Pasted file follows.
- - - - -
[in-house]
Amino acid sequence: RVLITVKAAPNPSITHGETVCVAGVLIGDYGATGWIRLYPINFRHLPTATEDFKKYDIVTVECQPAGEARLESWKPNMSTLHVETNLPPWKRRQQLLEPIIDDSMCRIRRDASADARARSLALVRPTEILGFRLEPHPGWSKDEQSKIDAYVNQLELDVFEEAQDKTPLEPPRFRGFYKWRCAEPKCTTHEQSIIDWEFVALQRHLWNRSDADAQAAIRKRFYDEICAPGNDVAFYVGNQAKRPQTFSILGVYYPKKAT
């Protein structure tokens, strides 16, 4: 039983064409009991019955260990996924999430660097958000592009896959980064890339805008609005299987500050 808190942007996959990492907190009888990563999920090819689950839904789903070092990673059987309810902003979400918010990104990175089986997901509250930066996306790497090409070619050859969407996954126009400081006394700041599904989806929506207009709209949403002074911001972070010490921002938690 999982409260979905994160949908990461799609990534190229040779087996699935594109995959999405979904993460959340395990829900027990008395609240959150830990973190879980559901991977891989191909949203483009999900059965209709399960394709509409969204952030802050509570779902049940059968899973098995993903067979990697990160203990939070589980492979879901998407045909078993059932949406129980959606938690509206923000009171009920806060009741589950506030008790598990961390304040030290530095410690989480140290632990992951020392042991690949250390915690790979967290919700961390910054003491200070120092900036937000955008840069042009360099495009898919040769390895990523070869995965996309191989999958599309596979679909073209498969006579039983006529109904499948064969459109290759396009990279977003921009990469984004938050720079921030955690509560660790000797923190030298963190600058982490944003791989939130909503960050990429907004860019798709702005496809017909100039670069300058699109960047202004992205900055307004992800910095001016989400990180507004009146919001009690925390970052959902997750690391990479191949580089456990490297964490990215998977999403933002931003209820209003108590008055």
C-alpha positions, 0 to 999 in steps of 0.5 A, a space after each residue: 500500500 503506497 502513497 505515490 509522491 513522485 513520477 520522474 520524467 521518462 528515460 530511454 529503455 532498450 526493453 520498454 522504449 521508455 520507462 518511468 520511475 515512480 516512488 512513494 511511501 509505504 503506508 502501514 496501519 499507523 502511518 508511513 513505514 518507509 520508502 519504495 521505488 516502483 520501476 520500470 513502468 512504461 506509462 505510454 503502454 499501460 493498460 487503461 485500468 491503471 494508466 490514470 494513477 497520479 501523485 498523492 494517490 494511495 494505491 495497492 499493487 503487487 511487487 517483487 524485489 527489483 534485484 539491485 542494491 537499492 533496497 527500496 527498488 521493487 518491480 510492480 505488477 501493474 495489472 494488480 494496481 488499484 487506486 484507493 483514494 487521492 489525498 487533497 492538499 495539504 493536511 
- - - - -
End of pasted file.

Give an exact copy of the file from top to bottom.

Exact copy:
[in-house]
Amino acid sequence: RVLITVKAAPNPSITHGETVCVAGVLIGDYGATGWIRLYPINFRHLPTATEDFKKYDIVTVECQPAGEARLESWKPNMSTLHVETNLPPWKRRQQLLEPIIDDSMCRIRRDASADARARSLALVRPTEILGFRLEPHPGWSKDEQSKIDAYVNQLELDVFEEAQDKTPLEPPRFRGFYKWRCAEPKCTTHEQSIIDWEFVALQRHLWNRSDADAQAAIRKRFYDEICAPGNDVAFYVGNQAKRPQTFSILGVYYPKKAT
């Protein structure tokens, strides 16, 4: 039983064409009991019955260990996924999430660097958000592009896959980064890339805008609005299987500050 808190942007996959990492907190009888990563999920090819689950839904789903070092990673059987309810902003979400918010990104990175089986997901509250930066996306790497090409070619050859969407996954126009400081006394700041599904989806929506207009709209949403002074911001972070010490921002938690 999982409260979905994160949908990461799609990534190229040779087996699935594109995959999405979904993460959340395990829900027990008395609240959150830990973190879980559901991977891989191909949203483009999900059965209709399960394709509409969204952030802050509570779902049940059968899973098995993903067979990697990160203990939070589980492979879901998407045909078993059932949406129980959606938690509206923000009171009920806060009741589950506030008790598990961390304040030290530095410690989480140290632990992951020392042991690949250390915690790979967290919700961390910054003491200070120092900036937000955008840069042009360099495009898919040769390895990523070869995965996309191989999958599309596979679909073209498969006579039983006529109904499948064969459109290759396009990279977003921009990469984004938050720079921030955690509560660790000797923190030298963190600058982490944003791989939130909503960050990429907004860019798709702005496809017909100039670069300058699109960047202004992205900055307004992800910095001016989400990180507004009146919001009690925390970052959902997750690391990479191949580089456990490297964490990215998977999403933002931003209820209003108590008055």
C-alpha positions, 0 to 999 in steps of 0.5 A, a space after each residue: 500500500 503506497 502513497 505515490 509522491 513522485 513520477 520522474 520524467 521518462 528515460 530511454 529503455 532498450 526493453 520498454 522504449 521508455 520507462 518511468 520511475 515512480 516512488 512513494 511511501 509505504 503506508 502501514 496501519 499507523 502511518 508511513 513505514 518507509 520508502 519504495 521505488 516502483 520501476 520500470 513502468 512504461 506509462 505510454 503502454 499501460 493498460 487503461 485500468 491503471 494508466 490514470 494513477 497520479 501523485 498523492 494517490 494511495 494505491 495497492 499493487 503487487 511487487 517483487 524485489 527489483 534485484 539491485 542494491 537499492 533496497 527500496 527498488 521493487 518491480 510492480 505488477 501493474 495489472 494488480 494496481 488499484 487506486 484507493 483514494 487521492 489525498 487533497 492538499 495539504 493536511 